Anhui officials convene Christian persecution meeting, suppress 16 churches

House churches such as this one are routinely
persecuted by the Chinese government.
(Photo: ChinaAid stock)


(Fuyang, Anhui—Aug. 11, 2017) Citing contrived “potential dangers,” authorities in China’s eastern Anhui province convened a rally on Aug. 4 in order to discuss the “renovation” of Christian house churches.

According to information published on the Taihe County government’s official website, officials from all various departments in a local town gathered on Aug. 4 for an event dedicated to forcing 13 so-called “illegal” house churches to align with the agenda of the Communist Party. Ma Pengfei, chairman of the town’s National People’s Congress, detailed how to manage private Christian churches.

A second speaker, local Communist Party committee member Fu Bin, introduced the management methods of combining smaller house churches into larger ones, transforming house churches by forcing them to be monitored by the government, and banning house churches that refused to comply.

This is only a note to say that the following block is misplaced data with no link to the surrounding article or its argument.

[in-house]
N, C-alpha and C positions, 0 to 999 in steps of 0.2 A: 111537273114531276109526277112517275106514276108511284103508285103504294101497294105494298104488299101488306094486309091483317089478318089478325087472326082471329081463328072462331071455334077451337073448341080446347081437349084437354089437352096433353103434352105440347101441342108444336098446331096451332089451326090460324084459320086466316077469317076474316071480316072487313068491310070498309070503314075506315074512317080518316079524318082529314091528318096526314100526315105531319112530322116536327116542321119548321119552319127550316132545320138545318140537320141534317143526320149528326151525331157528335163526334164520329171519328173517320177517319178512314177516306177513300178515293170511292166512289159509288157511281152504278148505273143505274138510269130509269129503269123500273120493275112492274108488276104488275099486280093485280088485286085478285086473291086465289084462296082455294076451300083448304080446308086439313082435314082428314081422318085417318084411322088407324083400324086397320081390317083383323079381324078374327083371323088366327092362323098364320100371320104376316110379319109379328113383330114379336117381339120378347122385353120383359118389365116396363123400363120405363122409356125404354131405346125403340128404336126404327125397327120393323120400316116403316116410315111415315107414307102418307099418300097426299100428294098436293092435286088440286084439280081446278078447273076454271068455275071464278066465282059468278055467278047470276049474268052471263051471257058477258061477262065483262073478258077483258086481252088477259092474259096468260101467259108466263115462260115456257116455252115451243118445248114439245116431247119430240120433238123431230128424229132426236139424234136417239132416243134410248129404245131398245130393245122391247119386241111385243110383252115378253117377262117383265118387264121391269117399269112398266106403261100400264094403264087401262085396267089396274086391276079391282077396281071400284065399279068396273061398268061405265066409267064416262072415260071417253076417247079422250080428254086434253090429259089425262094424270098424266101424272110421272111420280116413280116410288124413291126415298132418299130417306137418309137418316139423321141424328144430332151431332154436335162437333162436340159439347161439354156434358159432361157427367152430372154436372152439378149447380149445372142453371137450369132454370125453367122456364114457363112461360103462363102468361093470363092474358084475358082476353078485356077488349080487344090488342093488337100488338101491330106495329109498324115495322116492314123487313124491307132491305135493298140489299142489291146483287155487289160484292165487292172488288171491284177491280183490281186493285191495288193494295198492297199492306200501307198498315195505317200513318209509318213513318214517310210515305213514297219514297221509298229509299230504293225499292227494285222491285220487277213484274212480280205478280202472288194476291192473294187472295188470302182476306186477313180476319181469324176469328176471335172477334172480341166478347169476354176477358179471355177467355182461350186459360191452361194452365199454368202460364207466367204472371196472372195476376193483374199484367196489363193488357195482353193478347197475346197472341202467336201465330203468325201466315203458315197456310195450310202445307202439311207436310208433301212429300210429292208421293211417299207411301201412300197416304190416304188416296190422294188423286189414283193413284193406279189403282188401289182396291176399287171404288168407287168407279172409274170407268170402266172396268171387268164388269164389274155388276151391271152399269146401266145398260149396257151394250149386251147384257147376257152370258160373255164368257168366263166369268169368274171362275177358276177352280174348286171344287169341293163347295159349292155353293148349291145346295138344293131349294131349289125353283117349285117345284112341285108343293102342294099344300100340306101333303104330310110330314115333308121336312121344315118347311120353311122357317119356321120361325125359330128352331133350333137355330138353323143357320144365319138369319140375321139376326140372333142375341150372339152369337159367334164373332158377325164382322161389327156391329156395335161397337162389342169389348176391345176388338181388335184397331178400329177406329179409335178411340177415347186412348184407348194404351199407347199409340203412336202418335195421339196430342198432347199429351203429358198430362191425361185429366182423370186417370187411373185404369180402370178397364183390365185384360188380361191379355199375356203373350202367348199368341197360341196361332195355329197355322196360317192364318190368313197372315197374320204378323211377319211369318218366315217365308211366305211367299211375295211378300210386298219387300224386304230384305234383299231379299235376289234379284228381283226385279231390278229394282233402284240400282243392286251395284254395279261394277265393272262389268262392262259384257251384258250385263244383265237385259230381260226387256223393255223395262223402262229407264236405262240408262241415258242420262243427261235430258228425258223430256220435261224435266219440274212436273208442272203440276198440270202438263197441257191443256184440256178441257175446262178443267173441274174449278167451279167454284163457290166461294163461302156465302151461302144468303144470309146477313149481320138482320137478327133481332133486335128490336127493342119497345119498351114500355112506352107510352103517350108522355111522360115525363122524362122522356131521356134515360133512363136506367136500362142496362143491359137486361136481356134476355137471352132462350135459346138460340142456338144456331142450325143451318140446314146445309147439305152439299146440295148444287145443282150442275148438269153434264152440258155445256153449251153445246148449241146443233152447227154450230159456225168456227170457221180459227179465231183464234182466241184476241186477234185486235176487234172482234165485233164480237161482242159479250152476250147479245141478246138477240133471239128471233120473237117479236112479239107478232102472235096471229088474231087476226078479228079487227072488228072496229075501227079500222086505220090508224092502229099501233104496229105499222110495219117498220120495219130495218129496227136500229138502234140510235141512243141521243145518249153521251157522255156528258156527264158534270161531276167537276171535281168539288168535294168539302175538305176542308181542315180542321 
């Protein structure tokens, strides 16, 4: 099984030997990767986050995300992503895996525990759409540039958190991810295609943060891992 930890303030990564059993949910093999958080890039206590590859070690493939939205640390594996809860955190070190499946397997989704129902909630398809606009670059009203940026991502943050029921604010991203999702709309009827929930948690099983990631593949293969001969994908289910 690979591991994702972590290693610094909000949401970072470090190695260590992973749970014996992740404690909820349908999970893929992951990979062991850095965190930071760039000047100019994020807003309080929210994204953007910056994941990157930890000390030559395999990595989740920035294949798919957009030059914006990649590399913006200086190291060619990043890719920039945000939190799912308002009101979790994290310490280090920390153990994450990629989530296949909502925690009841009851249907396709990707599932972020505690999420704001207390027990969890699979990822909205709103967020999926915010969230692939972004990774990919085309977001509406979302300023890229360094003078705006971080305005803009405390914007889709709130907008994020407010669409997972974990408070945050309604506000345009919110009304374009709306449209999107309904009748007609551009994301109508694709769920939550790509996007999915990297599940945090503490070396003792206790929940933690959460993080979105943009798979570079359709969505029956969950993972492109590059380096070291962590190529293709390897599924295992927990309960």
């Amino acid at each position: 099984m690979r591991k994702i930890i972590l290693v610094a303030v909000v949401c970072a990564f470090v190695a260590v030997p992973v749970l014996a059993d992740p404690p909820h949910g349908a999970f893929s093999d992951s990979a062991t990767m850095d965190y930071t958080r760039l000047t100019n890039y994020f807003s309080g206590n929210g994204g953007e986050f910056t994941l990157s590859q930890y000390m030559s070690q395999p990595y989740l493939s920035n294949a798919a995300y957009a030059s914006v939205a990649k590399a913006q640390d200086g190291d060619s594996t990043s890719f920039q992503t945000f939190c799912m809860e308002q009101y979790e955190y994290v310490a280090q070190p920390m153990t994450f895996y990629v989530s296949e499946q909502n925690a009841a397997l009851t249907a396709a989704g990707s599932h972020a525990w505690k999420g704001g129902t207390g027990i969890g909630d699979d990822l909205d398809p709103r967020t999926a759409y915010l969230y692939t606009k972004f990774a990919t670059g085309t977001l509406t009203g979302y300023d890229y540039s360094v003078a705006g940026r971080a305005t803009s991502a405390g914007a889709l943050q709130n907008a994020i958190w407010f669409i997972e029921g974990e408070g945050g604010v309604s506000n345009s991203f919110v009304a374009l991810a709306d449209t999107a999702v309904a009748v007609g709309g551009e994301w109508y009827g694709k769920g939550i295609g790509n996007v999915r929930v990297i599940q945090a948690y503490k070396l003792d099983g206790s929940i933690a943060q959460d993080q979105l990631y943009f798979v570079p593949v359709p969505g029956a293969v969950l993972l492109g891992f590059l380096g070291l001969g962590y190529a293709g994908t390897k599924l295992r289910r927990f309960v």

Additionally, the rally mentioned tightening controls over three state-run churches in order to “eliminate all potential dangers.” Since the Communist Party insists that Chinese people devote themselves to the ideals of the government, it often views everyday religious activity as a threat to its power. As a result, religious practitioners are routinely persecuted.

On Aug. 7, the government implemented these plans, strengthening its grip on the three government churches and persecuting 13 house churches.

ChinaAid exposes abuses, such as those suffered by church members in Anhui province, in order to stand in solidarity with persecuted Christians and promote religious freedom, human rights, and rule of law.

ChinaAid Media Team
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